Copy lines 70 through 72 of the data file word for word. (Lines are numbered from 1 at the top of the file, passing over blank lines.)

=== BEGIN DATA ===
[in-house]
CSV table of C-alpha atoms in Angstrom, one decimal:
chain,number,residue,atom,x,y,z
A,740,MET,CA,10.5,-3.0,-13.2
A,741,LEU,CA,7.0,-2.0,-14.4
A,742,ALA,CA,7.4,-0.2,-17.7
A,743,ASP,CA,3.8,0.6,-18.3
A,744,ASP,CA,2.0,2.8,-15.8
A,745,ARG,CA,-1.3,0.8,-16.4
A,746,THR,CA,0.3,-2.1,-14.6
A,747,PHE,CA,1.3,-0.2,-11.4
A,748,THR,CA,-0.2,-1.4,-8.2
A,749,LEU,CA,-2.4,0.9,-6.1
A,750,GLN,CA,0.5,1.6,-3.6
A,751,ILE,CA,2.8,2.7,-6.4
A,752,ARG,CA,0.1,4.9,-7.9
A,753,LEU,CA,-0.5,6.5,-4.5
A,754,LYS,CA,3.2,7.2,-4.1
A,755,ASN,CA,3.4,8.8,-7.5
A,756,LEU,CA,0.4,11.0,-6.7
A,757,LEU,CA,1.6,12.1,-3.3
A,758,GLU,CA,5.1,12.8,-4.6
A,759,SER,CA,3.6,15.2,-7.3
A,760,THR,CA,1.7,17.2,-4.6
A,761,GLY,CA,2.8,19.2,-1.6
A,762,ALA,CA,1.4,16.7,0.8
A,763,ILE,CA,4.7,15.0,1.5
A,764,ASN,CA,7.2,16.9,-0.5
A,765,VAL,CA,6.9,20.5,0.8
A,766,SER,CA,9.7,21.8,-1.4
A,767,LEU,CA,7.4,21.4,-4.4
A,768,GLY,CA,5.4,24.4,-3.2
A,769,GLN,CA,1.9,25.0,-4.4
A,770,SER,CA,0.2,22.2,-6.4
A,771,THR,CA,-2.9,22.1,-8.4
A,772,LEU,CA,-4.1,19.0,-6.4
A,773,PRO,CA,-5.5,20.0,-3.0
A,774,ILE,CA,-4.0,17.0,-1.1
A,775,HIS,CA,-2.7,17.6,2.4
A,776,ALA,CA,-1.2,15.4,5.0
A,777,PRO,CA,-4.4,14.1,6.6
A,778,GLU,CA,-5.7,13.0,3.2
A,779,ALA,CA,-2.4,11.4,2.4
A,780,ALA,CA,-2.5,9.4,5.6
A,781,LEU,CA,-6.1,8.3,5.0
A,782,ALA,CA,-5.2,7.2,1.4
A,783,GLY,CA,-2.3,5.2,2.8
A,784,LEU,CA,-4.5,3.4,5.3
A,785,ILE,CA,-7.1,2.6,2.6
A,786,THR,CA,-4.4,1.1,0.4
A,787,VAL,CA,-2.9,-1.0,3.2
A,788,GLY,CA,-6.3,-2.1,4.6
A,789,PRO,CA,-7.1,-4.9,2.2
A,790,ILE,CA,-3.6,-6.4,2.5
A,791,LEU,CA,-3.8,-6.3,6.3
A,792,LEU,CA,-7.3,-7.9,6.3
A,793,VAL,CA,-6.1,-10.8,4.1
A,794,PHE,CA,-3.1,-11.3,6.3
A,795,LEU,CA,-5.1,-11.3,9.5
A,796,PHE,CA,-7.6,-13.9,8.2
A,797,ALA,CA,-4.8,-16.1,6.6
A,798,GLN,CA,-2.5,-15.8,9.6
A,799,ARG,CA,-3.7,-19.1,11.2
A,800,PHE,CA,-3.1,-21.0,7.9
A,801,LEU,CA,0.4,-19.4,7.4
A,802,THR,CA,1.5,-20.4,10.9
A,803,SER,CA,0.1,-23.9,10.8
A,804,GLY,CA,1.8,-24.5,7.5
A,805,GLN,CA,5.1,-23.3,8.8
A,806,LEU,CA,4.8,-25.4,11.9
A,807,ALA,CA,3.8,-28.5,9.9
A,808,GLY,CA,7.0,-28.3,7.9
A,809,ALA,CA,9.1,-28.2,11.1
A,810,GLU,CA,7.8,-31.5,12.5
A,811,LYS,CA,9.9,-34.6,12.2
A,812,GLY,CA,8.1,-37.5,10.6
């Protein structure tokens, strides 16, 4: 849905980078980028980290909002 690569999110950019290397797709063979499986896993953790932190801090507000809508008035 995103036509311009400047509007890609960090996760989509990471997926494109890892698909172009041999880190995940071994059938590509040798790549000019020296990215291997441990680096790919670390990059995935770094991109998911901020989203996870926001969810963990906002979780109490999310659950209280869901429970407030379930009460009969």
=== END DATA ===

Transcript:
A,806,LEU,CA,4.8,-25.4,11.9
A,807,ALA,CA,3.8,-28.5,9.9
A,808,GLY,CA,7.0,-28.3,7.9